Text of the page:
Ethos: A Personal Trust Pilot

by | Dec 30, 2022

This is a time to celebrate as we move forward to a new year: the usual taking stock of where we have travelled from, and where we are right now. Some moments to dream forwards to where we would like to be. The forest of “shoulds” cause us to stray from our own ethos; from the life that we want to provide for our dogs and to live alongside them.

We have travelled a long way from the days of “this is how you train a dog to [insert choices here …]” from walk to heel, come, crate, sit, bed, down, behave, not jump up, retrieve, jump, weave. Yep, everything has a recipe. Described as perfect fixes, or quick results, or utterly reliable, or dog-friendly,  or absolutely guaranteed. The descriptions covered the recipe but avoided any close inspection into the ethos underlying the branded solutions.

starling upside down feeding

Recognise when something makes you feels uncomfortable. 

But what if it made you feel uncomfortable? What if your trust pilot switched on a warning hazard? Do you still follow the recipe because you are desperate for a solution? Would your time be wasted if you didn’t follow it perfectly? Yes, quite probably. Recipes are selective elements of a culture or ethos and if your ethos does not align, it would not matter that you followed the recipe with utter dedication; the results would be a failure because of the dissonance between your ethos and that of the recipe creator. I would strongly doubt that they even had an ethos at all.

I can give you a recipe for loose lead walking: it is based on my ethos, but if yours is not aligned then the recipe is a time waster. You can cherry pick and hope it works but without an underlying connection it is just bits and pieces cobbled together.

What is Your Ethos?

I like this definition:

the fundamental character or spirit of a culture; the underlying sentiment that informs the beliefs, customs, or practices of a group or society; dominant assumptions of a people or period

Our ethos can be influenced by our background, the society we live in and our experiences. It’s useful to be mindful of the fact that a lot of what we think about living with dogs comes from outside of the partnership: from past experiences, from self-styled “experts,” from cultural norms, from popular media. Make a list of the “shoulds” you’ve acquired – even those backed by science – and assess whether they pass your trust pilot?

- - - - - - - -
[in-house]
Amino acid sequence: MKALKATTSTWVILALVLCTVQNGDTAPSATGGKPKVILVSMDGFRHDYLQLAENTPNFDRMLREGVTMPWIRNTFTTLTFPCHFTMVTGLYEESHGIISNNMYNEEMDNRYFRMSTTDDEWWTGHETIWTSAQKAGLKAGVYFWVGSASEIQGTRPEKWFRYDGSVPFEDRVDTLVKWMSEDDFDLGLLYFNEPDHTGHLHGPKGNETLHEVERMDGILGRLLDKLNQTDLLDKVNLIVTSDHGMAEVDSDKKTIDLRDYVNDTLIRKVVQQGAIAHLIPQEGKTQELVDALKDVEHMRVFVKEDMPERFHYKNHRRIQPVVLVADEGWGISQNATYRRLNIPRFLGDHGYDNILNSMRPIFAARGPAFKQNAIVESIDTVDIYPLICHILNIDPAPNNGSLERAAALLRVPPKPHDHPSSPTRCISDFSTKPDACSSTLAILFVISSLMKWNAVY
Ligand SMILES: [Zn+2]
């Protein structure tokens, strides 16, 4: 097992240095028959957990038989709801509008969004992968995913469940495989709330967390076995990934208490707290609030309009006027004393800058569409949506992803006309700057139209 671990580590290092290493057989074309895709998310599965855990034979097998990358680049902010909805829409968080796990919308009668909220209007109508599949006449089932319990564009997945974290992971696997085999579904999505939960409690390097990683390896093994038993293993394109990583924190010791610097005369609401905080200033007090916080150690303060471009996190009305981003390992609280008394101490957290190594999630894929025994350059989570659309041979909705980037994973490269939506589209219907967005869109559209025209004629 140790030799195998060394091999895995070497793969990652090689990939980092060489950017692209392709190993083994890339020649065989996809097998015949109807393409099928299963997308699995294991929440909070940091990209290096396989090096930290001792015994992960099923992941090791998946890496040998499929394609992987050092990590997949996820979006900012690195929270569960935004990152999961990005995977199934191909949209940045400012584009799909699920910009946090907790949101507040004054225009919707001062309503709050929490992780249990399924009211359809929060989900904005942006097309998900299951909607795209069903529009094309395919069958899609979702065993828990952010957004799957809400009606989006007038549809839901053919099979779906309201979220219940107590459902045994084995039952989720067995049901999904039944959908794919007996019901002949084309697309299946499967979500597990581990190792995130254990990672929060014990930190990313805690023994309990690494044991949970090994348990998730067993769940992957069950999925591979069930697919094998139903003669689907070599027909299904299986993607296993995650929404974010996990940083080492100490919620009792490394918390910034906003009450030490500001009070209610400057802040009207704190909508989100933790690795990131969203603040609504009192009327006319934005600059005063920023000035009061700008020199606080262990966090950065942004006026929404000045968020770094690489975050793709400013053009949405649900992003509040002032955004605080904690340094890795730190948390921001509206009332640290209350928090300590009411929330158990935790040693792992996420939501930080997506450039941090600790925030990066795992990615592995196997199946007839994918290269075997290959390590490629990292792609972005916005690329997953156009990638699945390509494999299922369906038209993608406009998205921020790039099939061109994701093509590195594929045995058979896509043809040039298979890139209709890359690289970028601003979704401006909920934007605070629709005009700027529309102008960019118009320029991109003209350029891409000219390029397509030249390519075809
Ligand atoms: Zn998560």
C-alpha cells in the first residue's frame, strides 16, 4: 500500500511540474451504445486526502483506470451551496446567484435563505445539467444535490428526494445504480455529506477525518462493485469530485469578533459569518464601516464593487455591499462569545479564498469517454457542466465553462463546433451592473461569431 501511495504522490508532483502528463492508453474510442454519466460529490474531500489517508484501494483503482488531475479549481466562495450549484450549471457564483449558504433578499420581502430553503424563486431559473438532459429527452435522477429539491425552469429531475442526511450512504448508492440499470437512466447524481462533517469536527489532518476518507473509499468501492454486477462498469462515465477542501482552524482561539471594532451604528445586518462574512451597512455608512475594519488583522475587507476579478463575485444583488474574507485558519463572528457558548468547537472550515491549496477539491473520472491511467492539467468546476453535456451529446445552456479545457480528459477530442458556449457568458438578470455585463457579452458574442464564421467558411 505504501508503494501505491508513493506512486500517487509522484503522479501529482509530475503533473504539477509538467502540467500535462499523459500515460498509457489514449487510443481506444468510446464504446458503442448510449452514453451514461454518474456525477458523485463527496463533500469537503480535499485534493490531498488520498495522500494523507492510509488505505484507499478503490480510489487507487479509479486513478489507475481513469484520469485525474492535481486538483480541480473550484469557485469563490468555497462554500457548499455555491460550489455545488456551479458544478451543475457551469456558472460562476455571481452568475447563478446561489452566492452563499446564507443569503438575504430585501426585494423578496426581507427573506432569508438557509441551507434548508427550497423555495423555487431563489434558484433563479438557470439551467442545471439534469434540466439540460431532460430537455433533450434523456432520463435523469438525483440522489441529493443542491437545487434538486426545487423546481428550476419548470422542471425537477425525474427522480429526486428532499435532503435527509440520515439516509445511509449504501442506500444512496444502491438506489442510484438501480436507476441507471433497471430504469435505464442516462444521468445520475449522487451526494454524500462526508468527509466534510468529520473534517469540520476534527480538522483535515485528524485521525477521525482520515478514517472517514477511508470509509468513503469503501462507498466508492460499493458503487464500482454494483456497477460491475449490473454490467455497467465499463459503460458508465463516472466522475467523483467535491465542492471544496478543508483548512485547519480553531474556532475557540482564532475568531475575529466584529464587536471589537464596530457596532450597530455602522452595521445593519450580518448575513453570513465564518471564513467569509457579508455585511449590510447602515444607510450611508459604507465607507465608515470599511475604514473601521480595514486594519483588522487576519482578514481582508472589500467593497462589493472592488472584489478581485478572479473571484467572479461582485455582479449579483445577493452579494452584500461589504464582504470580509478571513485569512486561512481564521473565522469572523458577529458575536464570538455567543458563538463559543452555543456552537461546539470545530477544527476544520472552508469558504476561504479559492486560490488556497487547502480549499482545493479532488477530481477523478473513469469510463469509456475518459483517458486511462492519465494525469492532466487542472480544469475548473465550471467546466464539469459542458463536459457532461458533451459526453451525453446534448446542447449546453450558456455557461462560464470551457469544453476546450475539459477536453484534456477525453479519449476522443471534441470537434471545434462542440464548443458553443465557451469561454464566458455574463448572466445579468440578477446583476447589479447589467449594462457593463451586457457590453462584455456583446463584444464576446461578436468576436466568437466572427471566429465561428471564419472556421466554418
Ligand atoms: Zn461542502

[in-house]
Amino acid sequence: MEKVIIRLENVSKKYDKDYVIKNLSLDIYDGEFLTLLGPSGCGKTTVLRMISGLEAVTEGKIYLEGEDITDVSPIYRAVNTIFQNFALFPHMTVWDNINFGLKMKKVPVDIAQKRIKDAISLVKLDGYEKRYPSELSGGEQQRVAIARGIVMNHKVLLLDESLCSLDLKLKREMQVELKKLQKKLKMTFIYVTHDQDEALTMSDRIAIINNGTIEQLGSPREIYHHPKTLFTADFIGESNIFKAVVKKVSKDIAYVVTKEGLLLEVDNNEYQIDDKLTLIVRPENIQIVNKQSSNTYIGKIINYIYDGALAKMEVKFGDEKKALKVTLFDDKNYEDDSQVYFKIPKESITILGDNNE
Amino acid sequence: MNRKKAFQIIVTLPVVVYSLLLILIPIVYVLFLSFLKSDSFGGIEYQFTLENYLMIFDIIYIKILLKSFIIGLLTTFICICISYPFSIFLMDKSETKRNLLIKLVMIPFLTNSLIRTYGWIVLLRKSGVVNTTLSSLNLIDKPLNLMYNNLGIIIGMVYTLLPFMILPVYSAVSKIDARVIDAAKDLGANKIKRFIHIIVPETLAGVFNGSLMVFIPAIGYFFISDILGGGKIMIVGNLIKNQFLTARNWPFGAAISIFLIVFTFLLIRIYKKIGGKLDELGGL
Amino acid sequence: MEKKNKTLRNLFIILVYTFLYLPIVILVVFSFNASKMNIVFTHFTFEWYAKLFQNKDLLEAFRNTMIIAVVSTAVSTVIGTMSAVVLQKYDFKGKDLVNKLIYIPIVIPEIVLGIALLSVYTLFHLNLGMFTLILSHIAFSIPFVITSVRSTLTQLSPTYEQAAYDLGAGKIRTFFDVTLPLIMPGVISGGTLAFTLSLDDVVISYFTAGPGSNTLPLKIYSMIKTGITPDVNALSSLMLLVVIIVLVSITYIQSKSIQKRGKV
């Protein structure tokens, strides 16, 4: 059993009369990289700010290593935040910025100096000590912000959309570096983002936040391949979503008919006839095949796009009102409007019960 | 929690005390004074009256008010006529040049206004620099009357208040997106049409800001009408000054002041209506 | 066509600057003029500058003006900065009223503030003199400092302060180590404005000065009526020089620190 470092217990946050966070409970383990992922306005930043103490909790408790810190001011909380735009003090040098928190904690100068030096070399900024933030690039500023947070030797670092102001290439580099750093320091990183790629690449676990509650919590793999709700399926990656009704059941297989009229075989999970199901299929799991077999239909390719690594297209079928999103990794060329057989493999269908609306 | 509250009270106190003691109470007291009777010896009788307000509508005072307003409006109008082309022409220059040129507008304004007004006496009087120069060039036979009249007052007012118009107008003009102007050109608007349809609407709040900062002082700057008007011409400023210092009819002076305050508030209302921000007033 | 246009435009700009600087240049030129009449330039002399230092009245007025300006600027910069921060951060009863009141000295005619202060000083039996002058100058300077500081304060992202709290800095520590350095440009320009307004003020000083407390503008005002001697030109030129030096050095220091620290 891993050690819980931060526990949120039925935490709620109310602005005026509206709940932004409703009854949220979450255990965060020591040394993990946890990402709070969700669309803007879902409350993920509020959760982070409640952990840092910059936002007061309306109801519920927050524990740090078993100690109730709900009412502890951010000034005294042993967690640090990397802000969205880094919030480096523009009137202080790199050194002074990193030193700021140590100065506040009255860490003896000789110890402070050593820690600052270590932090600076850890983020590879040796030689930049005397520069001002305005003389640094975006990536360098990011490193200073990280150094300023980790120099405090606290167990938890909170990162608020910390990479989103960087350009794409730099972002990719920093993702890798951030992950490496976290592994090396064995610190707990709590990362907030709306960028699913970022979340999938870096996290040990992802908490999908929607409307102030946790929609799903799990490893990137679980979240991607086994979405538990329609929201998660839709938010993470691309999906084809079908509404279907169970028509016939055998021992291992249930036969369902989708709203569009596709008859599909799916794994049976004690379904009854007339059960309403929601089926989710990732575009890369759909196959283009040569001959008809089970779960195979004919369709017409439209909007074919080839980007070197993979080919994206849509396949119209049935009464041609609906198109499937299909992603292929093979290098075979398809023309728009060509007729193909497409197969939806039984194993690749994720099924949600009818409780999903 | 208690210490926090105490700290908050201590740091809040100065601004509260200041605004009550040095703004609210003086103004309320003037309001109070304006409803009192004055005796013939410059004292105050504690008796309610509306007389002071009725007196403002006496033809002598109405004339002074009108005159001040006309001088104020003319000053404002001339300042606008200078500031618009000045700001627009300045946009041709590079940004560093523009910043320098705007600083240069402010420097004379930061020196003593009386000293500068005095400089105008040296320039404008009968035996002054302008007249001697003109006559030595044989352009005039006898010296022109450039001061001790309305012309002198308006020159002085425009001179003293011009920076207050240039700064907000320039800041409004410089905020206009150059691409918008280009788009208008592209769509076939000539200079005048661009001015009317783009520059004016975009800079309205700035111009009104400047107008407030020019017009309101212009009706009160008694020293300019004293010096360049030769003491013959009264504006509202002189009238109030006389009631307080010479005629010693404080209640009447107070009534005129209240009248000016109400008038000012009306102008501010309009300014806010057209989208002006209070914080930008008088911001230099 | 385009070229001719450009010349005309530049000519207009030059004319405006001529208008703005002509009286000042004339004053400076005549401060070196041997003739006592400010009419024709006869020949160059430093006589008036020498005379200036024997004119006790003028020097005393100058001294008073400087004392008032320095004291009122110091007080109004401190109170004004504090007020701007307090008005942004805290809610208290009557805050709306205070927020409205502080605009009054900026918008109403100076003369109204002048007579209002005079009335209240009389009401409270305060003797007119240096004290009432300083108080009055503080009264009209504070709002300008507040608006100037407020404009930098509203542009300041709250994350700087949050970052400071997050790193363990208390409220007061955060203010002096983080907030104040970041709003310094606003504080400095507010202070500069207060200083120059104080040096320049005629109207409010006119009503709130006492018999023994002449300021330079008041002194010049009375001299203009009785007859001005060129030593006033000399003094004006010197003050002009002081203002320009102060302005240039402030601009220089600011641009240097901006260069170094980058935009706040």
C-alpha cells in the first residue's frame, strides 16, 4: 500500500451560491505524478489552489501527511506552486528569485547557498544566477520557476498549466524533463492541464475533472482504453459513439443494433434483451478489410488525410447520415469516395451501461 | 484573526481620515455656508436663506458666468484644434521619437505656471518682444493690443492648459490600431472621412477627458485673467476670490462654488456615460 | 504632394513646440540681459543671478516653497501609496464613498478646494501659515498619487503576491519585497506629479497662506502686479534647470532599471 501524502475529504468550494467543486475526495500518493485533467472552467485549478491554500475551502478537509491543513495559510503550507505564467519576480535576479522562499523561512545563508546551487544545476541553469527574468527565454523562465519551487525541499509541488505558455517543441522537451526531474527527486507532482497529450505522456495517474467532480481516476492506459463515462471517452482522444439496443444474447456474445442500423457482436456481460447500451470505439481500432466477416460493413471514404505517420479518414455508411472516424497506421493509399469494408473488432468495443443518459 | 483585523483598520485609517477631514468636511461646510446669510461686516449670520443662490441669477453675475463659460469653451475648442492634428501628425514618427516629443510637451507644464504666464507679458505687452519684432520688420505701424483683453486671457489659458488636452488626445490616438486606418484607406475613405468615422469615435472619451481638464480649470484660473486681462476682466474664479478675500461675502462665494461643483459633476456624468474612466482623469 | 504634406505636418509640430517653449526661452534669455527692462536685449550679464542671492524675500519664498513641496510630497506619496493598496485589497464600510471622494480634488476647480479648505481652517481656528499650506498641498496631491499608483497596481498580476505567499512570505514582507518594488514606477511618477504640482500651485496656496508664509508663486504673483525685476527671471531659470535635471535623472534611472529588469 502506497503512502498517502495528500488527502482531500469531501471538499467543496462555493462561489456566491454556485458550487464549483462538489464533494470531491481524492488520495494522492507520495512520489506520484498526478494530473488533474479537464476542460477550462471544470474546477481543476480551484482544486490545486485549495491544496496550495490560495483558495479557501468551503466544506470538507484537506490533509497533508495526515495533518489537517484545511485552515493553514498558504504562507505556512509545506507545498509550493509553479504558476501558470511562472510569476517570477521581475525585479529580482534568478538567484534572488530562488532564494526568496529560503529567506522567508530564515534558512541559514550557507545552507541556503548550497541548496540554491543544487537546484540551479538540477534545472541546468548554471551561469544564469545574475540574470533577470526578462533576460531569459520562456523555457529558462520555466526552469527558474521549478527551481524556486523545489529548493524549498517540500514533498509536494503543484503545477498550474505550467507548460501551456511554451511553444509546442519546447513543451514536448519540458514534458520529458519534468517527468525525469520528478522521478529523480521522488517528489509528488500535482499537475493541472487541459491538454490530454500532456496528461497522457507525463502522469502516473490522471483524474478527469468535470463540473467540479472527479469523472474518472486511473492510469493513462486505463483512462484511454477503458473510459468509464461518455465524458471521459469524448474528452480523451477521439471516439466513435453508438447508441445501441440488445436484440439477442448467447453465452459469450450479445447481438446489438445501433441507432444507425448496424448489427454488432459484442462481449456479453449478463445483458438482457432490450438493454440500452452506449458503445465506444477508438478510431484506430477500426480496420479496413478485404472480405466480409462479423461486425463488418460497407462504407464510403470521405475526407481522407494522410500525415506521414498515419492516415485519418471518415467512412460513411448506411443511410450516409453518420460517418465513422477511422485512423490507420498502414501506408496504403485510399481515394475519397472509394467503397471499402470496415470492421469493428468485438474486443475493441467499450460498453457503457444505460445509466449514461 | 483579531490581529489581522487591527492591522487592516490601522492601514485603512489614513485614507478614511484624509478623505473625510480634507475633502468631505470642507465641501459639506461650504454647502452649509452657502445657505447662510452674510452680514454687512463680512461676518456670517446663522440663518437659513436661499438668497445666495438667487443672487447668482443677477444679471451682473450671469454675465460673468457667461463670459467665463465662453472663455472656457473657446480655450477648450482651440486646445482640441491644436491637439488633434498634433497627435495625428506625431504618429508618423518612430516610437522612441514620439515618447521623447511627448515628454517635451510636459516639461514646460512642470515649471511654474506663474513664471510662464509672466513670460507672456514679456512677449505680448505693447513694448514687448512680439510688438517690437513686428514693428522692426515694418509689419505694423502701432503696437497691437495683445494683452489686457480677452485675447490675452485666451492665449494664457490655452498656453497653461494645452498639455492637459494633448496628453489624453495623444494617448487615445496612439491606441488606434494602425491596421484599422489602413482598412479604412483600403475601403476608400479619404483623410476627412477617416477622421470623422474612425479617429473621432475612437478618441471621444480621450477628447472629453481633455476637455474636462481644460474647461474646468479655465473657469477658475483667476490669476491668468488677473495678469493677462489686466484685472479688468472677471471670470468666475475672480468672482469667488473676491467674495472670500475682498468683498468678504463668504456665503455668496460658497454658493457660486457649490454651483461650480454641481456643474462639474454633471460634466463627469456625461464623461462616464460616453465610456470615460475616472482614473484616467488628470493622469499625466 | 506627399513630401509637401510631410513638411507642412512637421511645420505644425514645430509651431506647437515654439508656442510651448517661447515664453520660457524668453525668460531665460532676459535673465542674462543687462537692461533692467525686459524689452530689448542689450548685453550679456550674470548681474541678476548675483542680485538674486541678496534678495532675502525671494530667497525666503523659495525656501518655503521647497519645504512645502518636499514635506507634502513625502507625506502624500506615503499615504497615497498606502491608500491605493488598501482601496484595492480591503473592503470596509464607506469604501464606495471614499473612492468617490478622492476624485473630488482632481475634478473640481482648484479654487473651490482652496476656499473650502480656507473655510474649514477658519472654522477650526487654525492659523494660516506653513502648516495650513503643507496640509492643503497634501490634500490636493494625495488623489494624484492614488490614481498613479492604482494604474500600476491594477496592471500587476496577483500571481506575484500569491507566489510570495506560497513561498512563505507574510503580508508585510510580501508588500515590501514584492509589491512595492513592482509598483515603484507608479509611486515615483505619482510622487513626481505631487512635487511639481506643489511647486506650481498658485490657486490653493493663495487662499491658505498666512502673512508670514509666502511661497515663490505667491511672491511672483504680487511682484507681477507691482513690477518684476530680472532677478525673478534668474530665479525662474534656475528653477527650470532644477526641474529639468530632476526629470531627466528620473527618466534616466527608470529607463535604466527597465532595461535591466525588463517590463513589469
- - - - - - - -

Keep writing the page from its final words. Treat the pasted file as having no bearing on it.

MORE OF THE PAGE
Experience changes our ethos as we learn more and realise that instead of being trapped in a single pathway, there are many pathways that will broaden our choices.

Once we taught a dog to sit in a particular way but when we learned more we realised that we could find other ways that aligned with our ethos. If the current recipe did not suit, we had a choice to swallow it, apply it, and buy more toys as an apology to the dog; or walk away.

My dogs today have my dogs of those days to thank that they encouraged me to walk away.

If the promised outcome is so very important to your future then use your intellect, imagination and creativity to find other ways to get there.

Learning to be guided by our ethos is about taking the time to listen before jumping and being responsible for the choices we make on behalf of our dogs.

Zip nearly asleep

Find your ethos:

This is the time of year when hard questions can be asked, but you can also do this on a regular schedule. New notebook, new questions, consider each answer and revisit regularly.

  1. Why do you share your life with dogs?
  2. What point do you say “no, not acceptable; no not good enough”?
  3. (If applicable) Why do you want to help, teach, support, other people with dogs?
  4. What do you think your dogs’ consider most important to them?

Look for the sound evidence of this and do not make assumptions – the evidence is there in front of us, but often sitting on the same bench as our biases.

I like to look at each day and for each individual (as it is easy with multiple dogs to regard them as a whole) ask: